Lithium Batteries VS Lead Acid Batteries
After recently purchasing a lithium based battery for our Raptor 700R we decided to see what we could find online about lithium batteries vs the more traditional lead acid based batteries; here is what we found.
We all need batteries for powersports vehicles, but you can spend from under $50 for a traditional lead-acid battery to over $250 for a modern lithium-iron unit. Lithium batteries are definitely high-tech, but is it really worth it to spend all that extra cash?
Not too long ago, you only had one choice, and that was a lead acid battery – basically a heavy box filled with lead plates and sulfuric acid that reliably created enough power to start everything from a 50cc scooter to a Mack truck. But in the last several years there’s been a revolution in the technology of portable power, and now lithium – the lightest metal in the universe, and soft enough to be cut with a knife – is powering everything from cell phones to solar homes.
Lithium based batteries are new and high-tech, but they aren’t exactly cheap compared to tried-and-true lead-acid batteries. So are they really good enough for you to drop all the extra coin on one?
The short answer: yes, they are. But there are some conditions, so read on and see if they are really right for you.
Myths & Facts About Lithium Powersport Batteries
You’ve probably heard some of the myths about lithium batteries: they spontaneously explode, don’t work in cold weather, and they are just overpriced gimmicks that do the exact same thing that lead-acid batteries do. Sound familiar?
Well, before you write off a lithium-based powersports battery because of internet hearsay, let us explain to you why none of this is quite true.
First off, lithium batteries have been known to catch fire when they are treated improperly – but these are lithium-ION batteries, the kind you find in small devices like cordless tools and RC cars. Powersports batteries are lithium Iron-Phosphate batteries (also referred to as LiPo or LiFEPo batteries) that are far more chemically stable.
They also do work in the cold down to around freezing temps; but their chemistry requires that they be warmed up before use, which can be done by cranking them several times or running the headlights for a few minutes. They actually get stronger with each crank as the battery “wakes up.”
But are they really “expensive gimmicks that do the same thing that lead-acid batteries do?” Well if all you’re referring to is them starting a vehicle, then yes, that is true. But how well they do it, and how long they will do it for, is a different matter entirely.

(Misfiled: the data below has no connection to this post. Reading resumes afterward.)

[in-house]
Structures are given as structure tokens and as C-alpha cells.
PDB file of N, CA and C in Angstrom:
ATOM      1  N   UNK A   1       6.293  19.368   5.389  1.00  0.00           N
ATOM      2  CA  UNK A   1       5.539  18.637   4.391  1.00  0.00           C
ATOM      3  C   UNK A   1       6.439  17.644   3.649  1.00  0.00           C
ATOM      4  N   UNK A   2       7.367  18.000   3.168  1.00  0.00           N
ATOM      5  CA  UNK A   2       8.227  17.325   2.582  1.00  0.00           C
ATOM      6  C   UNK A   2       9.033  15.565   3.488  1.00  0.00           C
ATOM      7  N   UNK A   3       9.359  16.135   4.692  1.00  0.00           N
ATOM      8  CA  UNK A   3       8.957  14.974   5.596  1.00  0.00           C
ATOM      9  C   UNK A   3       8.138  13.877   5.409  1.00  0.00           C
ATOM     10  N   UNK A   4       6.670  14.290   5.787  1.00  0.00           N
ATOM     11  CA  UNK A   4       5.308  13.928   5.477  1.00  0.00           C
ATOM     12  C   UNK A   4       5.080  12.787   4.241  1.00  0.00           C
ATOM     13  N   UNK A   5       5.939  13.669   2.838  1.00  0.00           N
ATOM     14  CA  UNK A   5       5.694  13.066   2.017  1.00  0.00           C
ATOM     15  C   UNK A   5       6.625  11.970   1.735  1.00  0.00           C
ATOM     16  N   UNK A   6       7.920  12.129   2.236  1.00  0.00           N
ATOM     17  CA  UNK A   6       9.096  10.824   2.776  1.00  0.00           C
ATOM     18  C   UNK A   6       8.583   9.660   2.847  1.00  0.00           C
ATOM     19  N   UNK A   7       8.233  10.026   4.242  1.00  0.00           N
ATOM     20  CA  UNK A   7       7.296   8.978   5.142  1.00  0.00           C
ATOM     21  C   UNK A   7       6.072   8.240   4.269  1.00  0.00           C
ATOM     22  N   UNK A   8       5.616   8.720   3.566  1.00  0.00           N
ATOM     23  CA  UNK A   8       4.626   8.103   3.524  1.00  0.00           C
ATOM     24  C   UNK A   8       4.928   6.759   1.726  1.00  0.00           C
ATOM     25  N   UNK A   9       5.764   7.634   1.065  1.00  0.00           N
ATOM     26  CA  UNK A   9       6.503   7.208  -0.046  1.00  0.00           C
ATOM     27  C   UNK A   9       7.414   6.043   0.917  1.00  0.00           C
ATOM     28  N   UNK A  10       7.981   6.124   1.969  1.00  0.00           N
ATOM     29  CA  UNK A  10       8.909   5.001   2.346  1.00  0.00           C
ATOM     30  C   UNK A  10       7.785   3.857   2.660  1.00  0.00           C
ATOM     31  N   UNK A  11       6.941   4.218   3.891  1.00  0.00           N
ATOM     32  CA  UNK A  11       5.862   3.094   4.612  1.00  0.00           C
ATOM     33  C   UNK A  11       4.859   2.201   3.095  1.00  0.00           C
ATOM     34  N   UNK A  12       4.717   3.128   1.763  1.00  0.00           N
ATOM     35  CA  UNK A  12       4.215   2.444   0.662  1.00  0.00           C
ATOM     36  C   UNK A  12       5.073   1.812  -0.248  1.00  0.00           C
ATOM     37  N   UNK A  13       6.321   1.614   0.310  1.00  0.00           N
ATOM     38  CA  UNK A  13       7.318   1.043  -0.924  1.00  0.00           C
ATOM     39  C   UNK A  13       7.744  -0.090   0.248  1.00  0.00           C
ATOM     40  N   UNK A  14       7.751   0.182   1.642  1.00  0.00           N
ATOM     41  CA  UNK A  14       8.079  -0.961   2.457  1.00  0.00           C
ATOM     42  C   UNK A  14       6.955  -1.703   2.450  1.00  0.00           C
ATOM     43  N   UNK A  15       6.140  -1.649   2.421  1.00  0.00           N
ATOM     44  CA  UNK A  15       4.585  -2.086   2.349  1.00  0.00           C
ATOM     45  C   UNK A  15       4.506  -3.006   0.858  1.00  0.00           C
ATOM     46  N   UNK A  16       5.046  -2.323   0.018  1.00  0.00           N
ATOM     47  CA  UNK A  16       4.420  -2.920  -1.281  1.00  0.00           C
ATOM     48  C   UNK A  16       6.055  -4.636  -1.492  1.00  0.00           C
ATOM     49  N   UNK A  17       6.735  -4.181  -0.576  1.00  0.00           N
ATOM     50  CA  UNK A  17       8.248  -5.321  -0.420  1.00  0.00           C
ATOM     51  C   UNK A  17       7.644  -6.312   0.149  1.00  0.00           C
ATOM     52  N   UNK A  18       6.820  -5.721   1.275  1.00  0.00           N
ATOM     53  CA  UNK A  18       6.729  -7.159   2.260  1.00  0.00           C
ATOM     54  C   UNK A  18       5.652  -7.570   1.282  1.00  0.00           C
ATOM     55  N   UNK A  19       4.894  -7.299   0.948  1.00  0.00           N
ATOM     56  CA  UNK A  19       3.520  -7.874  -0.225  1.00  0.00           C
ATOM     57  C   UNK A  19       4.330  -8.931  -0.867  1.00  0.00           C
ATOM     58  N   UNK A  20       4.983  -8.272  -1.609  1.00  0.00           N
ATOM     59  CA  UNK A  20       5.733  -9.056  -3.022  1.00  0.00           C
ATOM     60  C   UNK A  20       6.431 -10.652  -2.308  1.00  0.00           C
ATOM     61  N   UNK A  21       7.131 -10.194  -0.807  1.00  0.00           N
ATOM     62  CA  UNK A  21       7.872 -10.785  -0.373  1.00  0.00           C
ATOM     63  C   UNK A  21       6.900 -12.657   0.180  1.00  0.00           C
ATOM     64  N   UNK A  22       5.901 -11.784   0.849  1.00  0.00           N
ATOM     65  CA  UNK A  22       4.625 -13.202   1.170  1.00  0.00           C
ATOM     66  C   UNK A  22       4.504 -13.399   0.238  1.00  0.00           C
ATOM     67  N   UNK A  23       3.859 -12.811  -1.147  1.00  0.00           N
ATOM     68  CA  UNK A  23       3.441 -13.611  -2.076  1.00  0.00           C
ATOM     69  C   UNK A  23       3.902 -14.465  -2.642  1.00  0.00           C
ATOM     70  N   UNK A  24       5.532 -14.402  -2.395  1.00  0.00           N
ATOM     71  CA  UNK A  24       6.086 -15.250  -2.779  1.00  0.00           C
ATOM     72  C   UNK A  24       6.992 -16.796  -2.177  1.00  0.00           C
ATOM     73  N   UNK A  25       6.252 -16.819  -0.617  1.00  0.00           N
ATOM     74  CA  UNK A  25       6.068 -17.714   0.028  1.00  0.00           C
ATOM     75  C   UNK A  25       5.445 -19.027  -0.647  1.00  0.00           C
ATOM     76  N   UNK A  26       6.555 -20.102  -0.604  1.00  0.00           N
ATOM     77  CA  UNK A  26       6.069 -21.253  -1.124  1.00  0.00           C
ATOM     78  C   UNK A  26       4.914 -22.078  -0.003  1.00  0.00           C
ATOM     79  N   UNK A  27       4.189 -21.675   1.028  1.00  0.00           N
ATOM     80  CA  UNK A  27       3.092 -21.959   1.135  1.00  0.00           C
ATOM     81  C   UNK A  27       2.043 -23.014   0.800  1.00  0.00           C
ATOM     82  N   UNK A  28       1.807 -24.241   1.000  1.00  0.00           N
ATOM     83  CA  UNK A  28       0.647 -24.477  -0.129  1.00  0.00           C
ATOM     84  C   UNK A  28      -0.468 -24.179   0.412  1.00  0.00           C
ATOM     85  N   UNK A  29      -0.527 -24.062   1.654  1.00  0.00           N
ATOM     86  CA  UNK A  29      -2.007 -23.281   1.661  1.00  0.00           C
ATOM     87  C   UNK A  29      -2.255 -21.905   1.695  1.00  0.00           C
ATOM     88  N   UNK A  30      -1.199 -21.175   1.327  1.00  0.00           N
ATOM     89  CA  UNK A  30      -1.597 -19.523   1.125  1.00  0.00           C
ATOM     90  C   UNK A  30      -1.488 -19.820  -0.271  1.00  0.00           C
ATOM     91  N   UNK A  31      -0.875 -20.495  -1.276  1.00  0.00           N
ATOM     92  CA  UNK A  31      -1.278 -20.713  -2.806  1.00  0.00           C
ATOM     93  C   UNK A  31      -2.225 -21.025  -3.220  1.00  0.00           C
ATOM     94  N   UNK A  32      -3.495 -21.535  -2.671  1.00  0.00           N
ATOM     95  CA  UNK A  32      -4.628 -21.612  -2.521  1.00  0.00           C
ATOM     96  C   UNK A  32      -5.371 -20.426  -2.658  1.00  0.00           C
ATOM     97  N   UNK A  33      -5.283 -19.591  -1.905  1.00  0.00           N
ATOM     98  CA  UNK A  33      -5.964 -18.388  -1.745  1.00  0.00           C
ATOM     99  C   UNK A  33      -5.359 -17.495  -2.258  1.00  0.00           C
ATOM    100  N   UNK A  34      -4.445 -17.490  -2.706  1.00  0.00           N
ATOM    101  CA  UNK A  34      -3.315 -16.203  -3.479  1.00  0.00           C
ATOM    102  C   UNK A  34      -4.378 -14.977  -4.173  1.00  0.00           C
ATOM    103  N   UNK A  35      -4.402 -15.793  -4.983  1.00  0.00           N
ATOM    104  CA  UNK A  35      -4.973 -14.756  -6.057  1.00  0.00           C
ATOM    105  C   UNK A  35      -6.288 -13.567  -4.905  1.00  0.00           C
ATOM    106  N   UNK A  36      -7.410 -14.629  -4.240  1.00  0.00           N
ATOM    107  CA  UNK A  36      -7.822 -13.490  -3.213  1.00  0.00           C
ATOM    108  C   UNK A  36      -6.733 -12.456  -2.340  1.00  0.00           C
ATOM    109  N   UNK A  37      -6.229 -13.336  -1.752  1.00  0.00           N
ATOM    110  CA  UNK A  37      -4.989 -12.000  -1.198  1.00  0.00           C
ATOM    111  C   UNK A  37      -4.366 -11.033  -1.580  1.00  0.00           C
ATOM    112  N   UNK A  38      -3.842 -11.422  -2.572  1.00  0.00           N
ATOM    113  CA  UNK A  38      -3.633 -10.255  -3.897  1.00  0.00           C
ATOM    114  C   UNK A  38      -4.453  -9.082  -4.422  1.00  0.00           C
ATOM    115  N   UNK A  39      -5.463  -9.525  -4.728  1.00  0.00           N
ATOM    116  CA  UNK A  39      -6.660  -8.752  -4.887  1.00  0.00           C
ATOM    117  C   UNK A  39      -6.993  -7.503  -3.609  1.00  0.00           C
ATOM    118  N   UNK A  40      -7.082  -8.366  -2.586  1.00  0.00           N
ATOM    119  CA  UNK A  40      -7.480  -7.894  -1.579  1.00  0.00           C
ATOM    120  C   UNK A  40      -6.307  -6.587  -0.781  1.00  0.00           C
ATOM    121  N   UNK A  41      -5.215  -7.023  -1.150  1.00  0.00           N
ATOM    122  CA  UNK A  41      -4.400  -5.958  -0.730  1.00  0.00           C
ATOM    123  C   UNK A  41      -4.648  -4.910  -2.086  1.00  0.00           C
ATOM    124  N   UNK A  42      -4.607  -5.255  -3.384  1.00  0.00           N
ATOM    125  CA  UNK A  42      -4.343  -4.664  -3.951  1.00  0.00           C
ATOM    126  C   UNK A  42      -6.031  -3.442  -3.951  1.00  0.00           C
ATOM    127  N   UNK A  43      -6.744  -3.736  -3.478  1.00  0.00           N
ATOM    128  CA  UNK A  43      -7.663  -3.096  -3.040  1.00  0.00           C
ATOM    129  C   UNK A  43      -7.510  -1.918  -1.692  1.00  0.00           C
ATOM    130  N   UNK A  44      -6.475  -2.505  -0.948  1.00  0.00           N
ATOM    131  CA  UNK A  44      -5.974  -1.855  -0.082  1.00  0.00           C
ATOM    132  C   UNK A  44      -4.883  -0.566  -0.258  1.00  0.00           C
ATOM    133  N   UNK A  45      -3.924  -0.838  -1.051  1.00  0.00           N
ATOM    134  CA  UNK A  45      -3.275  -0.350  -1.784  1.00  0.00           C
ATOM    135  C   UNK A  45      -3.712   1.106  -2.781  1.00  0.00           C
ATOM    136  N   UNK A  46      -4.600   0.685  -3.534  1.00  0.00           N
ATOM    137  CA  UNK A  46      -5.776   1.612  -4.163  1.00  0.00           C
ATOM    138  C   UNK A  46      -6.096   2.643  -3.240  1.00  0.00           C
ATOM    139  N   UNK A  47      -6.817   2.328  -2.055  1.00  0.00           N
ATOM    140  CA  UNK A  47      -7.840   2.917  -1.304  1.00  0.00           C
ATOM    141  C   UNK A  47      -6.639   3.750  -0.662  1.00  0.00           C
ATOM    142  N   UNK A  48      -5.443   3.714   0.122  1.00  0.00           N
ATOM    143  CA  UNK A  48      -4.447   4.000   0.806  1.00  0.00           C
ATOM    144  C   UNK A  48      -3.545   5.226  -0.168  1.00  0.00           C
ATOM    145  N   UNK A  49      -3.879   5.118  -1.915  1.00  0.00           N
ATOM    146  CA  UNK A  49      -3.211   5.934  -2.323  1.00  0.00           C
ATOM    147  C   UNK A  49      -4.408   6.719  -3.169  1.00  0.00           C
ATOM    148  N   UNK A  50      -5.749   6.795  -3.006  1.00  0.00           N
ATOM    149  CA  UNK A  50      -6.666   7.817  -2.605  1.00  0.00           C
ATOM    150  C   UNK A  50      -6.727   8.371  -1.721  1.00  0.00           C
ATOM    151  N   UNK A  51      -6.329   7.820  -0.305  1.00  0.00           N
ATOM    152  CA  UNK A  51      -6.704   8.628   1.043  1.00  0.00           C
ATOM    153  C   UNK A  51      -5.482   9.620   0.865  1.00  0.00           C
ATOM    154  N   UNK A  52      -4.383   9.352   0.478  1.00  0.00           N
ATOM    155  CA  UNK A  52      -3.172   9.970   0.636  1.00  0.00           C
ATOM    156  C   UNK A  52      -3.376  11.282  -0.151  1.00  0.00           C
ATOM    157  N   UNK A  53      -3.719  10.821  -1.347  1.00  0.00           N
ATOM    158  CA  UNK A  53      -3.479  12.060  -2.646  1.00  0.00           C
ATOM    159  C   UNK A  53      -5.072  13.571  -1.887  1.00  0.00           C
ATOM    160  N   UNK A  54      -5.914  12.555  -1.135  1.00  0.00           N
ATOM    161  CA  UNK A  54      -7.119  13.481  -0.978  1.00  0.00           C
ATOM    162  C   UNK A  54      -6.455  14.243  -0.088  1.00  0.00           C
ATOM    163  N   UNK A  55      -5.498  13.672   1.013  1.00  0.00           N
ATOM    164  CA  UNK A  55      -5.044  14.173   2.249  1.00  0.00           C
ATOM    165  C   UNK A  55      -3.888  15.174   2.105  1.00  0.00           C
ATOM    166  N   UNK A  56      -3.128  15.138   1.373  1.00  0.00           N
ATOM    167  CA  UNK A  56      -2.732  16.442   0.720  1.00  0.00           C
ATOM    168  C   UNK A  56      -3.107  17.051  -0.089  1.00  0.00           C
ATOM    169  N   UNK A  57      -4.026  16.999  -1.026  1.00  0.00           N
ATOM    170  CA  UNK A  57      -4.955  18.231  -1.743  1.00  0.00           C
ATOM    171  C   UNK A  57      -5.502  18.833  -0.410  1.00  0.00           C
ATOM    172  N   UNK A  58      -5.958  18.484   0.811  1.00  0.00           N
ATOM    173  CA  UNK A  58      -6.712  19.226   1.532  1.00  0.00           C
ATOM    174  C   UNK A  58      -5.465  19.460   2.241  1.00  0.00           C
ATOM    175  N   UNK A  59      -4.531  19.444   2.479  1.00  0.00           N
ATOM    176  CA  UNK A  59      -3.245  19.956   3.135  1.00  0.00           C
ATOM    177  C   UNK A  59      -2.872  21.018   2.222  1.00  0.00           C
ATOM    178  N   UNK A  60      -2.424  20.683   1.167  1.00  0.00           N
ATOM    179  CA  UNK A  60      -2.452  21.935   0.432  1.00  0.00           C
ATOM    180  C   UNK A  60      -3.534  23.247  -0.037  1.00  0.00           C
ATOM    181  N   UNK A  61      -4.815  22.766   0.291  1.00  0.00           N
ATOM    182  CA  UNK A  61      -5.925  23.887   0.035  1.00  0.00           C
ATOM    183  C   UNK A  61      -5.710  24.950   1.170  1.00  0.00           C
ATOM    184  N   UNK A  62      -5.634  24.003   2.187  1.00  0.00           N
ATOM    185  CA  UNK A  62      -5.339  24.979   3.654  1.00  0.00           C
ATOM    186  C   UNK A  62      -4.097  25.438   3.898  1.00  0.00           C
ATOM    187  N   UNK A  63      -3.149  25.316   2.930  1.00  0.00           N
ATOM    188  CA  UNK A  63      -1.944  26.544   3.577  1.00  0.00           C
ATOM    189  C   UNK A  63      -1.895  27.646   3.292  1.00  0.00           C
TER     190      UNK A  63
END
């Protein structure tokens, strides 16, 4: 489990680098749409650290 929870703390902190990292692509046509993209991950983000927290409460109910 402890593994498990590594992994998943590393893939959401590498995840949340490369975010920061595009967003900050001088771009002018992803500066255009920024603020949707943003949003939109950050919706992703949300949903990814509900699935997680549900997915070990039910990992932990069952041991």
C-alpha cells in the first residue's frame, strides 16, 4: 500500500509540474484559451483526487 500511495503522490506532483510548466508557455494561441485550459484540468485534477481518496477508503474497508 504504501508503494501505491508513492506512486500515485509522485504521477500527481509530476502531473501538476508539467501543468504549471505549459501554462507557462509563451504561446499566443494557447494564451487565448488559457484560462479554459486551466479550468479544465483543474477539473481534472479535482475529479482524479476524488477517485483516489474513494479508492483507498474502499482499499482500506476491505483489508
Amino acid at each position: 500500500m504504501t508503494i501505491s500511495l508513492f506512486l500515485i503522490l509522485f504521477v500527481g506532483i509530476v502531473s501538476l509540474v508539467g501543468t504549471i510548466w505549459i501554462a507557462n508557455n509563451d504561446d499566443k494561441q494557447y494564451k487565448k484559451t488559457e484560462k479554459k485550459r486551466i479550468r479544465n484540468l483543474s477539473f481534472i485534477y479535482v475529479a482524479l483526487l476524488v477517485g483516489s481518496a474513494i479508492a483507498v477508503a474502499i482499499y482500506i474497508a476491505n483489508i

What Makes Lithium Powersports Batteries So Damn Good
Ok, so we know both kinds of batteries will get your vehicle started reliably – so why spend any more money on a lithium?
They last longer. Lead-acid batteries can last 500-1000 cycles in optimal conditions, but in real world use, 100-300 cycles is a lot more typical. Lithium-iron batteries will go 2000 cycles no problem, and can go up to 5000 when treated right. In other words, you’ll go through several lead-acids in the time it takes to wear out one lithium-iron – meaning lithium-iron batteries truly do pay for themselves.They hold a charge better. Lithium-iron batteries have a remarkably low self-discharge rate, losing only about 10% of their charge a year. Compare that to lead-acids, which lose about 1% of their charge a day.They crank harder and longer. Lead acid batteries are considered “dead” at between 50-70% charge – once they hit that mark, they’re useless. Lithium-iron batteries discharge full power until they are completely discharged, so they give fast, powerful cranks right up until they’re dead.They are super light. If you’re a performance rider and trying to save weight, you simply need to have one. For example, an OEM battery from a newer sport bike weighs about 8 pounds, but its lithium replacement will weigh only about 1.5-2 pounds – an impressive weight savings of 75-80%.They are much safer. Not only will they not catch fire, but the “dry cell” construction of lithium-iron batteries eliminates the use of poisonous lead and harmful sulfuric acid. They can be mounted in any direction, and will never leak acid.Much better warranties. Most lithium-iron batteries have impressive warranties, with 3 years being the norm. Most lead-acid batteries have shorter warranties of a year or less.
So yes, they’re better batteries, plain and simple.
What Are The Drawbacks?
While lithum-iron batteries are superior batteries and the best choice for most riders, they may not be the ideal battery for everyone. Here are a few drawbacks that may make a lead-acid better for you and your situation.
Obviously, there is the cost. Lithium-iron batteries cost $75-300, compared to lead-acids, which cost around $50-100. If you care more about getting the cheapest than the best, then don’t even think about a lithium and go straight for lead-acids.
In addition, they should be used with a special charger, which of course, is an added cost. Lithium-iron batteries can be charged with standard chargers, but they won’t be calibrated to the same voltage requirements (lead-acids charge to around 12.8 volts, while lithium-irons need 13-14.) The best way to protect your investment is to use a lithium specific battery charger.
In addition, parasitic draw from accessories (like alarms) is harder on them than it is on lead-acids. If you have a bunch of gadgets draining power on your bike, stick to lead-acid batteries.
Finally, if you ride in cold weather, a lithium-iron battery will work, but it may annoy you to have to go through the warming up procedure.